Considering the political climate of the era, 1st Lt Akinci challenges Kudret Aga for his fanatical disregard of the poor peasants. He sincerely urges Zeynep to care for them disregarding his father and so-called traditions. I guess if the movie had shot in the modern times, the only tension would have arose from the aviation enthusiasm of the 1st Lt Akinci as he resists the pressure coming from Zeynep and Kudret Aga to resign from the TuAF. The movie shows a long-forgotten, but honorable emphasize on the social equality and far away from the individualist climate of the modern times.

Zeynep brings 1st Lt Akinci to her nearby home to care his scratches. Note the 113 "Pirate" Sqn badge on Göksel Arsoy's chest. 
(Still frame from the movie @ 43 min 38 sec)

The movie is very verbose and action scenes are rare. Specifically, the final mission of the 1st Akinci was filmed very poorly: we watch an F-100D/F take off scene and a low flying Super Sabre. Then, we learn what did happen from a Major's report to the General. I think it is too theatrical! Between the two scenes, the focus is on Zeynep and Lt Aydan.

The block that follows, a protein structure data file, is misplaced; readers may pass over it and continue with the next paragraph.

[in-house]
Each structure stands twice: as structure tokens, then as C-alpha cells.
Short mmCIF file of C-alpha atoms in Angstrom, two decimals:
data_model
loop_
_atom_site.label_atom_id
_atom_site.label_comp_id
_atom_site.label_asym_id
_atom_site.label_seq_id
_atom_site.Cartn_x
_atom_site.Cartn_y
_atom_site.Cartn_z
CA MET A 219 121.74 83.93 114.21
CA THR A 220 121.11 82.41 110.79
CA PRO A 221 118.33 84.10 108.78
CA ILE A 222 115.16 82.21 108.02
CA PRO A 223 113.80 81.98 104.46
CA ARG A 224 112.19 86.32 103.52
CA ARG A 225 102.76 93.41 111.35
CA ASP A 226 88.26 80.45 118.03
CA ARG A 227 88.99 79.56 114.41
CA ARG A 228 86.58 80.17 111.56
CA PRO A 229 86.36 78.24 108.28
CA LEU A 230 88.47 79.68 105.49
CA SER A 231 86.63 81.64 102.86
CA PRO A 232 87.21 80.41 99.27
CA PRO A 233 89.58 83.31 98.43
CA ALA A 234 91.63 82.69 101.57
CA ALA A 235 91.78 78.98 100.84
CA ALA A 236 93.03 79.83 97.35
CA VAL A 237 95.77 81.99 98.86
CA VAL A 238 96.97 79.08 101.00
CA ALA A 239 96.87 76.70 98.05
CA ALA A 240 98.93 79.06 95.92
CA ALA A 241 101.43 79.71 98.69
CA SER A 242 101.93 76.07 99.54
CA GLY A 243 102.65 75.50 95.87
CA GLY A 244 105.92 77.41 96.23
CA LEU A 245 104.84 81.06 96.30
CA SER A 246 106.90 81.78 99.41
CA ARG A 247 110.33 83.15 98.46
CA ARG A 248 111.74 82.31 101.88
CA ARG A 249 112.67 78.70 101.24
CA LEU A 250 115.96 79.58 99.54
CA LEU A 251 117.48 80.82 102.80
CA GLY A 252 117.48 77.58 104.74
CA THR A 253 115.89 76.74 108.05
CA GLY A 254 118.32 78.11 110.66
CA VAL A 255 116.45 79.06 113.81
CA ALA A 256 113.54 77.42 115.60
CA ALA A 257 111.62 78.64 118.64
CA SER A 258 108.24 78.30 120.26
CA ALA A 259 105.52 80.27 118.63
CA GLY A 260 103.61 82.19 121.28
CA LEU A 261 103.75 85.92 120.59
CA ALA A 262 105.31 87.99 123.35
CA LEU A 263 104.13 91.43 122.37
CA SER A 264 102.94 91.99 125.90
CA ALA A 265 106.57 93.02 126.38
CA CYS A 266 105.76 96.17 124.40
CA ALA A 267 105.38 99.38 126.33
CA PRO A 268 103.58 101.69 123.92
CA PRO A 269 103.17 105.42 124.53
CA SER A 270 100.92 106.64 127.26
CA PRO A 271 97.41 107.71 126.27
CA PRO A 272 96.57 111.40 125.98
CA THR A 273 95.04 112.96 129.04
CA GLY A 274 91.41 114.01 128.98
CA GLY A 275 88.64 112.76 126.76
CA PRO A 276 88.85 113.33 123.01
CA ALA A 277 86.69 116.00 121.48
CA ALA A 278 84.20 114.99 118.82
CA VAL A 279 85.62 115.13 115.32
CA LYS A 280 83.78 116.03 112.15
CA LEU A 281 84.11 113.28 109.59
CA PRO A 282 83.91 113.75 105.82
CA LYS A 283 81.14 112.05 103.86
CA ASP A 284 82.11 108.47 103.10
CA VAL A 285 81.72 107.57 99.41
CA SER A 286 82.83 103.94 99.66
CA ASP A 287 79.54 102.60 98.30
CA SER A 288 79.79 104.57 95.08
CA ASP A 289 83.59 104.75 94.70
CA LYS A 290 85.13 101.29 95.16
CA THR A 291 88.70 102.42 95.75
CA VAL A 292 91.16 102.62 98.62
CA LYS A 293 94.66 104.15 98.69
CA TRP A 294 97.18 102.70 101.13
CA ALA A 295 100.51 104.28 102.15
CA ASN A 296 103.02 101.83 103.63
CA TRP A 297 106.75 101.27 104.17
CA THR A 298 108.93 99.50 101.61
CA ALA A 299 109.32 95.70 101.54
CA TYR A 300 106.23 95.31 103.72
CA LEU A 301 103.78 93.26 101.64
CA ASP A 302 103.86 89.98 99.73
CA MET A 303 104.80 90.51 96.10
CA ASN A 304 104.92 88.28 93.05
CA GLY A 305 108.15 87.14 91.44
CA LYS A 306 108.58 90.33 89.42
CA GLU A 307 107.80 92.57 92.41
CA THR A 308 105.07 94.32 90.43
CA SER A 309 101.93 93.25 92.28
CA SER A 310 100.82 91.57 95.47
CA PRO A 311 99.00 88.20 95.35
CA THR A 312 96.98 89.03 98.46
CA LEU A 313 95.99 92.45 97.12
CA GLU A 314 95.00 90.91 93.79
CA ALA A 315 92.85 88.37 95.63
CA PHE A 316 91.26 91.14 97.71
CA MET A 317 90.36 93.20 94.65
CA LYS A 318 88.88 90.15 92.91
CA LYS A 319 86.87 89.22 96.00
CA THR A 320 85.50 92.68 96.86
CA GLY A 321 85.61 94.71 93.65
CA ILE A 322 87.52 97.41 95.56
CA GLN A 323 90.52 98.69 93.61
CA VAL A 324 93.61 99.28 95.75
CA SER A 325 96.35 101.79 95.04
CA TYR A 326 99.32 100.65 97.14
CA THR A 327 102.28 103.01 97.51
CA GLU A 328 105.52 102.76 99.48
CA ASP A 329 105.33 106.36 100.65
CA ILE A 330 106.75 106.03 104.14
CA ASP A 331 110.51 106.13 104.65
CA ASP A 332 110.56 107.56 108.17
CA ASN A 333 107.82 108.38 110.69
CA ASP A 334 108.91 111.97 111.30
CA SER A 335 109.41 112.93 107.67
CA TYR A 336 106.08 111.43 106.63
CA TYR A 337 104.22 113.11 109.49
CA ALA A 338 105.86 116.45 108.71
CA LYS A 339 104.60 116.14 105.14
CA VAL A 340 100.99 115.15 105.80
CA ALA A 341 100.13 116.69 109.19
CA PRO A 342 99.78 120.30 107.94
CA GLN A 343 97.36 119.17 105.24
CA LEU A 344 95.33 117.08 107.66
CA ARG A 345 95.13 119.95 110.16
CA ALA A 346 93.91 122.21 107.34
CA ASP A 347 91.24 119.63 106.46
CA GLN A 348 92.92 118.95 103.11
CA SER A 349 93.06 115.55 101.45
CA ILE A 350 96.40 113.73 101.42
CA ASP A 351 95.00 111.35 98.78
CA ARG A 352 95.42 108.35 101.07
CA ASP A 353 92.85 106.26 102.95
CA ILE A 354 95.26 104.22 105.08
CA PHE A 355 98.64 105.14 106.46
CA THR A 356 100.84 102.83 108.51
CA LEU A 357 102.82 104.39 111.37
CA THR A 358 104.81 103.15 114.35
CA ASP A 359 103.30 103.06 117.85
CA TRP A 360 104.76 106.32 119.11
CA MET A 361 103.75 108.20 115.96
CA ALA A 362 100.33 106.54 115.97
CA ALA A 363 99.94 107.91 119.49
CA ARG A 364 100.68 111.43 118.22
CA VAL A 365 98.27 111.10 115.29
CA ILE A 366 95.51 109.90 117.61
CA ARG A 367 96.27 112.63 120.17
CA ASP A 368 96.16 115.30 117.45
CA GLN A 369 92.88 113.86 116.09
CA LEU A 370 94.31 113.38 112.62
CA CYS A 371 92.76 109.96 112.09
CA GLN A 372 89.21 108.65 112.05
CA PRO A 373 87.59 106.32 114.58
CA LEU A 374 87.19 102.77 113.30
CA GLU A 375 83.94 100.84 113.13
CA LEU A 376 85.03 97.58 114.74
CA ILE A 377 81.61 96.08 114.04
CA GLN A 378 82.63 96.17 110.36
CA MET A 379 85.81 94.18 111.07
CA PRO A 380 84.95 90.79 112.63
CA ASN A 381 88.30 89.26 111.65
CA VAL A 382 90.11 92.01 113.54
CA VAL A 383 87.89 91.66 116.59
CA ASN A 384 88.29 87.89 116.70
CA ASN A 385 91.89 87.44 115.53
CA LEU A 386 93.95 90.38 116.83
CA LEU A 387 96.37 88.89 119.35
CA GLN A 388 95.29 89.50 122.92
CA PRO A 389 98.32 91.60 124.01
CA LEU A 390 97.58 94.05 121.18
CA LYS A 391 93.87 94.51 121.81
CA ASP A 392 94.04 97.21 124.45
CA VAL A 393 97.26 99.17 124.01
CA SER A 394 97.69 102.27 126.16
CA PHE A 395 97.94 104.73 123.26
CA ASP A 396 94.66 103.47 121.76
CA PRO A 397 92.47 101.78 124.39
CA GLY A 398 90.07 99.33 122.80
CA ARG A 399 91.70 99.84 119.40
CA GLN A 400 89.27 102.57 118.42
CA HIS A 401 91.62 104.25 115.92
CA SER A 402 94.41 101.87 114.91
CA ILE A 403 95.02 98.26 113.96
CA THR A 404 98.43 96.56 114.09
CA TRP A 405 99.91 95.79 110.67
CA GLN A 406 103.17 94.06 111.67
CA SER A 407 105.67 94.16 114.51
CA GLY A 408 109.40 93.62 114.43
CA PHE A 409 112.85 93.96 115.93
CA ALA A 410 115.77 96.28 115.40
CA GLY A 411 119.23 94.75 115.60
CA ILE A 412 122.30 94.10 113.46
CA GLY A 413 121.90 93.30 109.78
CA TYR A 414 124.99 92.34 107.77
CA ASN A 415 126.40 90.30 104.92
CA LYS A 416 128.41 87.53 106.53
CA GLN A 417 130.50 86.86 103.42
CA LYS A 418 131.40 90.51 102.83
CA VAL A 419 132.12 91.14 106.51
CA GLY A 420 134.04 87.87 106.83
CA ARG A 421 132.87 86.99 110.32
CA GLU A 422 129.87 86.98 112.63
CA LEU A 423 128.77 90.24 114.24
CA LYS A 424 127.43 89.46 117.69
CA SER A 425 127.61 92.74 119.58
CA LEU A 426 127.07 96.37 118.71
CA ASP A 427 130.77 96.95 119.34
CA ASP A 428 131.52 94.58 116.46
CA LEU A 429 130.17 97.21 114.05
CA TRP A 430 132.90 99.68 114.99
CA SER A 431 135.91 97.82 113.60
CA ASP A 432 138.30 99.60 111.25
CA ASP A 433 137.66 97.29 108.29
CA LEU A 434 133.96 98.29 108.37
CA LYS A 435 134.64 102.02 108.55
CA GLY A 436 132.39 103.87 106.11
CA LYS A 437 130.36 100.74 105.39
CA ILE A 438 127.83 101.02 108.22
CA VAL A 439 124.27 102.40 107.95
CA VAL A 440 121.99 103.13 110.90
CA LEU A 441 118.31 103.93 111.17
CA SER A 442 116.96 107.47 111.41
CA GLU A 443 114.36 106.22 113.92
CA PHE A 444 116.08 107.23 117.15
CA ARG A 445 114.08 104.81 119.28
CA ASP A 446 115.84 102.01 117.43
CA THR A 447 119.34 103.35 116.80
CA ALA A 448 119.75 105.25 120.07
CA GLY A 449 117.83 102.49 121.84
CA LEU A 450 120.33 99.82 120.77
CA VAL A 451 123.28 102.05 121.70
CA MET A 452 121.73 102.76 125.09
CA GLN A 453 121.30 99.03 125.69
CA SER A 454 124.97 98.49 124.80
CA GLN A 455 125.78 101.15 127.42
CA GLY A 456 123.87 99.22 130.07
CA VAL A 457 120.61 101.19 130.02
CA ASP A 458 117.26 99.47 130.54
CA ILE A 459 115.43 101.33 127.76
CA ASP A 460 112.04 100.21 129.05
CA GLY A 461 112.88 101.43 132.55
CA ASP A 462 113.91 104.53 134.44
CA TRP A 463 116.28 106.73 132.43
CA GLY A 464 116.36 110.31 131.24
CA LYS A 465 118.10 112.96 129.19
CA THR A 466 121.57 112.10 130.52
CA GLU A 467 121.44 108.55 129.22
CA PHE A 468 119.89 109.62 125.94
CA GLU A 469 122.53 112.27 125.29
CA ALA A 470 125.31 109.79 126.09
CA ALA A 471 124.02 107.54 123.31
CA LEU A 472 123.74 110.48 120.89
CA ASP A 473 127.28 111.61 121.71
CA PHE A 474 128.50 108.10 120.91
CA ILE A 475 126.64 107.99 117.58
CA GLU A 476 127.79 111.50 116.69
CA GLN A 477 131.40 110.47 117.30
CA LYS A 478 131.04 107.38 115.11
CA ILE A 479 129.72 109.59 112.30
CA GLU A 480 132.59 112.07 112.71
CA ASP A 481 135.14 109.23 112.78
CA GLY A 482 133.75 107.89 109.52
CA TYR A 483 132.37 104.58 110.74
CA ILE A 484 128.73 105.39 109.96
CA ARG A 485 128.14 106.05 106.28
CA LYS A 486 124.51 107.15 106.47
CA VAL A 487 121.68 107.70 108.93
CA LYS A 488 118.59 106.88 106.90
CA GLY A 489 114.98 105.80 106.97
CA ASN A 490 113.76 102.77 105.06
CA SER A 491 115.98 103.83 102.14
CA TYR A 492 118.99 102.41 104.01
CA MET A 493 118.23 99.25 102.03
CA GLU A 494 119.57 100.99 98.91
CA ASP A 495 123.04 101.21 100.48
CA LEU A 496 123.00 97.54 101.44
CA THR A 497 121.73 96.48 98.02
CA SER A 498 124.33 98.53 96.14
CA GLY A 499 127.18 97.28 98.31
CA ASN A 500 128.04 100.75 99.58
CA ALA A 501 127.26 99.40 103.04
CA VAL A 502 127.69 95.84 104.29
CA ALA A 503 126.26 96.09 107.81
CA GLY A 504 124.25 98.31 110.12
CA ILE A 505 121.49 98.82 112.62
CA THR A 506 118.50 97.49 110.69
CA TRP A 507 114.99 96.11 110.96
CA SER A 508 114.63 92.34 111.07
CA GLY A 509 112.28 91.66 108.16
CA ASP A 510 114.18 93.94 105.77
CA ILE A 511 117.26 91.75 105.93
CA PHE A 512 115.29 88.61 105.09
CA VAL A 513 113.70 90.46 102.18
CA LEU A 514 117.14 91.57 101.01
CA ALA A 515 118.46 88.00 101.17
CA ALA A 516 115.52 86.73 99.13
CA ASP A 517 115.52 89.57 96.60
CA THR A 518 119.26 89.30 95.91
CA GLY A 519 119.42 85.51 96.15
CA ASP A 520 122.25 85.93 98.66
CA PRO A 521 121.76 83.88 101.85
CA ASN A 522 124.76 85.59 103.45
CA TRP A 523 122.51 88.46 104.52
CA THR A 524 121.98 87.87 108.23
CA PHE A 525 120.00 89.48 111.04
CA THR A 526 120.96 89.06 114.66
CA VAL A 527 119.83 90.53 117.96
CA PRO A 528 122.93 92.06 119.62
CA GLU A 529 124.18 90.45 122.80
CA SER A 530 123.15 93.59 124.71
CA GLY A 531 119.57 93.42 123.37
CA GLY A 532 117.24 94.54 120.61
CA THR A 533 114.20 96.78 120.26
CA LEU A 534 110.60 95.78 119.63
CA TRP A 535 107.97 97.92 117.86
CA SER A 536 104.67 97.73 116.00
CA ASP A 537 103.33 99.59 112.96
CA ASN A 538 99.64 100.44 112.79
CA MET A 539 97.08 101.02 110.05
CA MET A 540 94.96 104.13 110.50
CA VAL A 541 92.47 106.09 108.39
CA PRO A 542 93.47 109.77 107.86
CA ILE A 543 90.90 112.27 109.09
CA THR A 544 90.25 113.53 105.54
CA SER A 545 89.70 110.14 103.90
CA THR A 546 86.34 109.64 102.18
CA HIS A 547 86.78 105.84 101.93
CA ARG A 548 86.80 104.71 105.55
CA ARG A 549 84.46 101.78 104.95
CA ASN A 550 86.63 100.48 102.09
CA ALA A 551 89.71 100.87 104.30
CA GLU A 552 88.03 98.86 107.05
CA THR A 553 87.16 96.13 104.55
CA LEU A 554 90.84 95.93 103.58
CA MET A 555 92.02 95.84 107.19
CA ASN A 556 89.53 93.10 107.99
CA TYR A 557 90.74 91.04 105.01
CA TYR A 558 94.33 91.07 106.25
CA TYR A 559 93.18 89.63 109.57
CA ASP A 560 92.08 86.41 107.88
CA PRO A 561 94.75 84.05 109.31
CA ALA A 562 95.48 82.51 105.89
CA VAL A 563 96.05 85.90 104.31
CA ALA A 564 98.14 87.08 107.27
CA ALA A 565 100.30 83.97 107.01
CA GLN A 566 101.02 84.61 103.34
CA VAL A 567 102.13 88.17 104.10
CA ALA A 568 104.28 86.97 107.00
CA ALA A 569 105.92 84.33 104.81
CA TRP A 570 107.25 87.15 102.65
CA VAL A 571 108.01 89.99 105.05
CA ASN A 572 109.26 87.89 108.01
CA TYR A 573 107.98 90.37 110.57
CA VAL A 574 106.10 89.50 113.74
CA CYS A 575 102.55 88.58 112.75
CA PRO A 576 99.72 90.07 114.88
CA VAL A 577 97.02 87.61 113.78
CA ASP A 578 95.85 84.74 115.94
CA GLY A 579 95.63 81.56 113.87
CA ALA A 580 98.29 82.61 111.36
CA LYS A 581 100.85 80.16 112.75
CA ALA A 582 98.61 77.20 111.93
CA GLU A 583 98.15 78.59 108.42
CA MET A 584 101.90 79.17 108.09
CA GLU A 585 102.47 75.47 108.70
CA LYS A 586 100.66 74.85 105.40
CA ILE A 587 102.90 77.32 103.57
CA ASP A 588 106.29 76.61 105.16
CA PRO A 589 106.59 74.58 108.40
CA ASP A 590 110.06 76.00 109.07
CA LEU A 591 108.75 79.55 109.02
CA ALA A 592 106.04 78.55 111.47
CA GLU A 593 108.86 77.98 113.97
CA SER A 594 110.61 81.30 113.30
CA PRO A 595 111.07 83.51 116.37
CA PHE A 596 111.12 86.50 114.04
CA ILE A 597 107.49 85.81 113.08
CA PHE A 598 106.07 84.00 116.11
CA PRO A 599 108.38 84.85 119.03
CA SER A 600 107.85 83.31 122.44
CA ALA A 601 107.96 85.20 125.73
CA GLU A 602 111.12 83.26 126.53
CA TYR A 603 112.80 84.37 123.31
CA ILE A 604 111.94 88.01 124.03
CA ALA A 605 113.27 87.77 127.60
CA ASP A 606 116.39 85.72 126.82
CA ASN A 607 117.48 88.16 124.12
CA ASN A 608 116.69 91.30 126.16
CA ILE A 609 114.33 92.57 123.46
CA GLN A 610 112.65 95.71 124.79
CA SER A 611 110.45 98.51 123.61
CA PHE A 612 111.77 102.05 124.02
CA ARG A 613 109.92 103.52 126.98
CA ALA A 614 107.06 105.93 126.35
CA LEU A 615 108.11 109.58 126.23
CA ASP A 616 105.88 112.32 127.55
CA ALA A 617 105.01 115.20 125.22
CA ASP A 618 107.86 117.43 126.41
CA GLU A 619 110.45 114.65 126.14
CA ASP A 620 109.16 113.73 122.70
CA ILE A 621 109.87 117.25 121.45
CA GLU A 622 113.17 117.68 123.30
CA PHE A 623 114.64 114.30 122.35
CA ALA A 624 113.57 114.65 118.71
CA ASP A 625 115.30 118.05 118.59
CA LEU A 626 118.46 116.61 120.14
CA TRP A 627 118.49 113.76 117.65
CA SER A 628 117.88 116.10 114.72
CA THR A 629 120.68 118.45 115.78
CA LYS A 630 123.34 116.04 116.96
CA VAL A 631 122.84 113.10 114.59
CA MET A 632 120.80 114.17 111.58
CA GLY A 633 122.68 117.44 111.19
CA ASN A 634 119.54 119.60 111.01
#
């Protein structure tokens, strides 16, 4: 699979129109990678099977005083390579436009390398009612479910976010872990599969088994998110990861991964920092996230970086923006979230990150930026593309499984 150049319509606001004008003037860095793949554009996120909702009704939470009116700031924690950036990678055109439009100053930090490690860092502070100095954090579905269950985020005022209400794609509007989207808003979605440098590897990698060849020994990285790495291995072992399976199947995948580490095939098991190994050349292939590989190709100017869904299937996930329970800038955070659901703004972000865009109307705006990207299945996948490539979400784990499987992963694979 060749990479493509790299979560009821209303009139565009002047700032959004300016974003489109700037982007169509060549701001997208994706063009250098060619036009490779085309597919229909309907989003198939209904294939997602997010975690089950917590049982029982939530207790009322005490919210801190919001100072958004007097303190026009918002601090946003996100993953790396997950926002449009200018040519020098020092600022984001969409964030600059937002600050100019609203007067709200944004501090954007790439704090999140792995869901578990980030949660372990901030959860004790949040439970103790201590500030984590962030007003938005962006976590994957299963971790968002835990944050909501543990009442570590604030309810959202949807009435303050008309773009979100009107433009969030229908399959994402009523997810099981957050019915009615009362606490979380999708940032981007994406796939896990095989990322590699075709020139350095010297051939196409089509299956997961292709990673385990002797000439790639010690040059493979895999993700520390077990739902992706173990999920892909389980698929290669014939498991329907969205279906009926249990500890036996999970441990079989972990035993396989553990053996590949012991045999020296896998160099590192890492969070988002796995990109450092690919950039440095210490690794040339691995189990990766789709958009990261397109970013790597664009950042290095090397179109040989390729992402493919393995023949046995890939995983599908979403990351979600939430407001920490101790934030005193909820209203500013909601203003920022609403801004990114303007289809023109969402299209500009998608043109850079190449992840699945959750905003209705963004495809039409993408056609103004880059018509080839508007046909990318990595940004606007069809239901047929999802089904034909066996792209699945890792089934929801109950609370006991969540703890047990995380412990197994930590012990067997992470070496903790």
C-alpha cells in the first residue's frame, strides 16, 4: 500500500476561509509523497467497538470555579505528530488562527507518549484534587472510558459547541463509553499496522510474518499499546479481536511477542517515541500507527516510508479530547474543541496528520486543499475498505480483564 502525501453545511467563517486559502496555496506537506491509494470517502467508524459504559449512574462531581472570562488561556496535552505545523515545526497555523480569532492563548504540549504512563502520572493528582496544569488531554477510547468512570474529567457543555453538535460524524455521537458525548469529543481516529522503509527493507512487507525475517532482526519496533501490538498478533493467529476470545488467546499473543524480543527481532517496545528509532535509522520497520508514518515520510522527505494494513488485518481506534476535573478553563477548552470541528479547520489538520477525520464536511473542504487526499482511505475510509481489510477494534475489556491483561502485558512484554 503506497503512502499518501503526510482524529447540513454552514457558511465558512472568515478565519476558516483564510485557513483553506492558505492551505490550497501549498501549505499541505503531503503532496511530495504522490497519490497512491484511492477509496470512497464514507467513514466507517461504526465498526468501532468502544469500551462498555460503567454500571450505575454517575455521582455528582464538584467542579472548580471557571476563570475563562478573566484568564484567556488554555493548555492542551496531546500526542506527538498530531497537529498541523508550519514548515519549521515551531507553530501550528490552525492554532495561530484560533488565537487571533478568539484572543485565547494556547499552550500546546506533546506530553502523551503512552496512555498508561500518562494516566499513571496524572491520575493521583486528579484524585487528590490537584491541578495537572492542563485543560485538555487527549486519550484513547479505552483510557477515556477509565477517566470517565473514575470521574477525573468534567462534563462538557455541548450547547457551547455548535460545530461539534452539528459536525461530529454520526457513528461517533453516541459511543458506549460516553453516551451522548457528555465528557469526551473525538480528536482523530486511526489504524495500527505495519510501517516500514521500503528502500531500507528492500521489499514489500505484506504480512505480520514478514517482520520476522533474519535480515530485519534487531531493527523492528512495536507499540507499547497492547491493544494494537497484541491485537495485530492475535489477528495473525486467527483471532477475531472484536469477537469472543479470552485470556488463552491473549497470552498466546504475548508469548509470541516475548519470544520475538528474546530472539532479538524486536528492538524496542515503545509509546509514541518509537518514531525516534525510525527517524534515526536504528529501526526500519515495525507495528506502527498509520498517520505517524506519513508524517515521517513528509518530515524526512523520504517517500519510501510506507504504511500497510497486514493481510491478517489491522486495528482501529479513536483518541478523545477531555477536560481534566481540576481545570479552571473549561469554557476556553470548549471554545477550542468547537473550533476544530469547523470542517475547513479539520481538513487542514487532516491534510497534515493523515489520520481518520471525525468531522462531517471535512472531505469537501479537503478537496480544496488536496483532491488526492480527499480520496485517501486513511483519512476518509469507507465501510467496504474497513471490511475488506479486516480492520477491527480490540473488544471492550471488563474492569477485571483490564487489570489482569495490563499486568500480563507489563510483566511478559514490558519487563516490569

A Major reports the fate of 1st Lt Akinci to the General. Note the 113 "Pirate" Sqn badge on his flying suit. At that time the flight cap was not in use and the officer wore a regular hat.
(Still frame from the movie @ 111 min 45 sec)

I think the dangerous reconnaissance mission assigned to the 1st Lt Akinci is due fact that the movie shot in the 114 "Light" Recce Sqn premises. I assume naturally its officers suggested such a mission for the plot. However, I think the mission ended in utter failure as the aircraft shot down and consequently the films are lost. Plus, the mission is an odd assignment as the reconnaissance isn't a Super Sabre mission in the TuAF service [25], but a specialty of the RF-84F Thunderflashes equipping the 114 Sqn.

The eulogy during 1st Lt Faruk's funeral despite poorly recorded, see 89th minute, and afterwards a very sorrow 1st Lt Akinci's heart-breaking comments on the lost fliers before their photographs to Zeynep, see 91st minute, are both emotional and powerful scenes. In the later scene I guess Göksel Arsoy know many of the deceased by himself.

A very sorrow 1st Lt Akinci tells the stories of the deceased pilots to Zeynep after attending 1st Lt Faruk's funeral.